My fourth film of July 14 brought me back across the street to the De Sève Theatre for a tale from the Philippines, Mystery of the Night. Directed by Adolfo Alix Junior, it’s an adaptation of a play by Rody Vera called Ang Unang Aswang (The First Aswang). As written for the screen by Maynard Manansala, it’s a meditative story that doesn’t betray its stage origins in the slightest, a deliberately-paced visual spectacle about colonialism, magic, and the wilderness.
After an introduction told in the form of a shadowplay, the film proper begins in the 19th century, when Spain ruled the Philippines. There is a sin and an attempt to cover up that sin; we see these things, but the main dramatic action of the film takes place years later. The victim’s daughter (Solenn Heussaff) has been raised by forest spirits in the jungle. Grown to an adult who knows no human language, she meets Domingo (Benjamin Alves), the son of one of the men responsible for the cover-up; he, trespassing into the domain of the spirits, names her Maria. What happens between them, and the transformation she undergoes near the end to bring justice, forms the main part of the movie.
It’s difficult to summarise the film because the movement of the plot is relatively simple, but for that reason deserves to be experienced relatively unspoiled. There is a stately rhythm to events, which unfold simply, one thing leading to another with dreadful inevitability. This is by no means a plot-oriented movie, but I’m not sure it would be precisely accurate to call it centred on character, either. It’s driven perhaps by theme and visual sense as much as anything, and if that sounds unpromising, in practice I think it works surprisingly well.
The themes are deep and interconnected, if perhaps schematic. The original sin that drives the story is brought about and covered up by the collusion of the colonial church and the colonial state, male structures acting against a low-status woman. Powerful men from a built-up city make an incursion into the wilderness, and despite their best efforts, indeed ironically because of them, create a kind of innocent yet powerful female force within the wild forest. That woman, Maria, ends up being given her name by Domingo, and both of those names are symbolic; his choice for her says something about his character but is perhaps best understood as irony. In any event Maria herself is a creature without language — specifically, perhaps, without the language of colonial oppression. If their initial encounter is Edenic, in civilisation Domingo reveals himself to have a patriarchal attitude, using things and people for his convenience. This leads to Maria’s transformation, and violence that resolves itself with certain myths having reasserted their powers and certain other mythologies exposed as powerless.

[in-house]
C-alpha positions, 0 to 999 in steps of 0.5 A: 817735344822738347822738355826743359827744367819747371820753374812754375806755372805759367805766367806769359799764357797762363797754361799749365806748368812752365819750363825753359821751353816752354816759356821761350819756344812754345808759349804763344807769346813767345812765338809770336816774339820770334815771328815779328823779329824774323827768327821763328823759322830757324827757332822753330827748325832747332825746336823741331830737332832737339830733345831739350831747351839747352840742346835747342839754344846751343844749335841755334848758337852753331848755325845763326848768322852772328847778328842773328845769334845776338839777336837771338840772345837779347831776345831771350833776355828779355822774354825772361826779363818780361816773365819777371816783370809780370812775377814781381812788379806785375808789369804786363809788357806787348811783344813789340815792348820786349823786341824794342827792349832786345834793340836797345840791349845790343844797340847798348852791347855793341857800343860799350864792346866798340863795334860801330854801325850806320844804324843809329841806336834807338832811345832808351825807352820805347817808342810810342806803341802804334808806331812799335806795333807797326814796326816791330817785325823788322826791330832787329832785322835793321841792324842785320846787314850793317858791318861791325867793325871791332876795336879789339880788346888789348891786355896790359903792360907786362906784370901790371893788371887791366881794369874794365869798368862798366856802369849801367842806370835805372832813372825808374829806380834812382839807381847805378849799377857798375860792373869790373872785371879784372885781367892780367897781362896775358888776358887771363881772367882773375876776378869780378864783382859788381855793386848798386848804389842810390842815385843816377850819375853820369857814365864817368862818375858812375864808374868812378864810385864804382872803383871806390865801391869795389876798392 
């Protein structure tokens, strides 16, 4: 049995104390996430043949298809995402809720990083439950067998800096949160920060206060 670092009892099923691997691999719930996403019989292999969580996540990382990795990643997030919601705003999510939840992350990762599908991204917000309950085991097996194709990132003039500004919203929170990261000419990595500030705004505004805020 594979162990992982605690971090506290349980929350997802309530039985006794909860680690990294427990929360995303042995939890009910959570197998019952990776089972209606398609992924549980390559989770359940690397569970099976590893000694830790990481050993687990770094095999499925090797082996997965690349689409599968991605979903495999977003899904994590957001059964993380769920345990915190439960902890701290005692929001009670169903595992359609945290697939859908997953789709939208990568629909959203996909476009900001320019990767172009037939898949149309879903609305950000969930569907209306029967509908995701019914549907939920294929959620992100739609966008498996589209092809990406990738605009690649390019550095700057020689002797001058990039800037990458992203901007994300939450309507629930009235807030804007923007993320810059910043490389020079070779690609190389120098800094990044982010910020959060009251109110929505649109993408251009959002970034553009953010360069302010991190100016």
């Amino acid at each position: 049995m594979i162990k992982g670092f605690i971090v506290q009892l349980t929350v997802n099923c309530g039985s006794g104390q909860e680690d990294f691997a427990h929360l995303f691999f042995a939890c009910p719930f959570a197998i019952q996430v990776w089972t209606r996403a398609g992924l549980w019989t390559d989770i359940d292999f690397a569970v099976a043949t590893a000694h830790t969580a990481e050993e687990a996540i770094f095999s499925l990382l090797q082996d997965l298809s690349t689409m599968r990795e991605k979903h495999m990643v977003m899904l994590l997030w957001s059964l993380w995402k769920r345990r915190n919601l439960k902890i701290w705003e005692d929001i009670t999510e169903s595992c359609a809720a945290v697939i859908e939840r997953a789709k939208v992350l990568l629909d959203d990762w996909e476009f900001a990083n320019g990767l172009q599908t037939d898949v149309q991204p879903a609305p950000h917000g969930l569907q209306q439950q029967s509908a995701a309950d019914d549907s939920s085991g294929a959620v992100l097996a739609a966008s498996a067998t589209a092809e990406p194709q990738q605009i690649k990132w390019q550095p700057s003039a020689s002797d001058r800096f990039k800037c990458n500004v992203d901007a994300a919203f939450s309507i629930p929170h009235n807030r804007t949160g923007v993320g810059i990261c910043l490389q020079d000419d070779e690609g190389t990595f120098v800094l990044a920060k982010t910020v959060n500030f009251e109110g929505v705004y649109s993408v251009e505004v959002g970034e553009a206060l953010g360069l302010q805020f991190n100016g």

The movie’s directly post-colonial, then, but it’s saved from being schematic by its power as cinema. The movie’s built on long takes and is sparing in dialogue; strange things happen, fantastical or horrific or mythic depending on perspective, but the film presents it all as of a piece with more conventional reality. You could call it magical realism, I suppose, and certainly there’s an undercutting of traditional mimetic realism at the same time as Alix directs his camera with an unsparing vision that seems to challenge everyone and everything we see. Much of the film happens, unsurprisingly, at night; and there is both a clarity and a shadowy feel to it. The sense of things happening beyond rational daylight is strong.
There is I find a very specific experience given by films that take this kind of formal approach, de-emphasising dialogue as a driver of story in place of silent visual storytelling. They become dreamlike, and in my experience less bound to a sense of time. In this particular case a sense of dread also emerges, if only because we see great cruelty in the opening minutes. The mix of cultures in this time and place is not working peacefully, and the colonial experience is fundamentally one of injustice. But the story that unfolds is a kind of visionary rewriting of colonialism, one that is maybe less concerned with the occupying power and more interested in the conflict within the colonised: those who adopt to external ideologies and power structures opposed to those who can gain power from indigenous traditions of place.
That transformation at the end’s interesting because it involves pain and horror as well as power. It’s important, but frightful. This is not a movie that shies away from gore, and that is what we get here. (It may in fact strike audiences unfamiliar with this specific myth as bizarre; but that may be what makes it most effective, that it is local and specific.) While not a conventional horror movie, the film does use some horror tropes — the dark forest, the thick night, the clash of ‘civilisation’ and the wild — in a way that gives it a kind of narrative energy, even a genre kick.
It is important in saying all this not to forget about the actors, particularly the two leads, who create characters one can identify with. If the movie escapes being a run-through of thematic ideas, it’s partly because they bring life to the script. Particular notice has to be taken of the artistic and literal daring of Heussaff, not only crafting a character who is entirely open emotionally, but also often nude while on location in the jungle.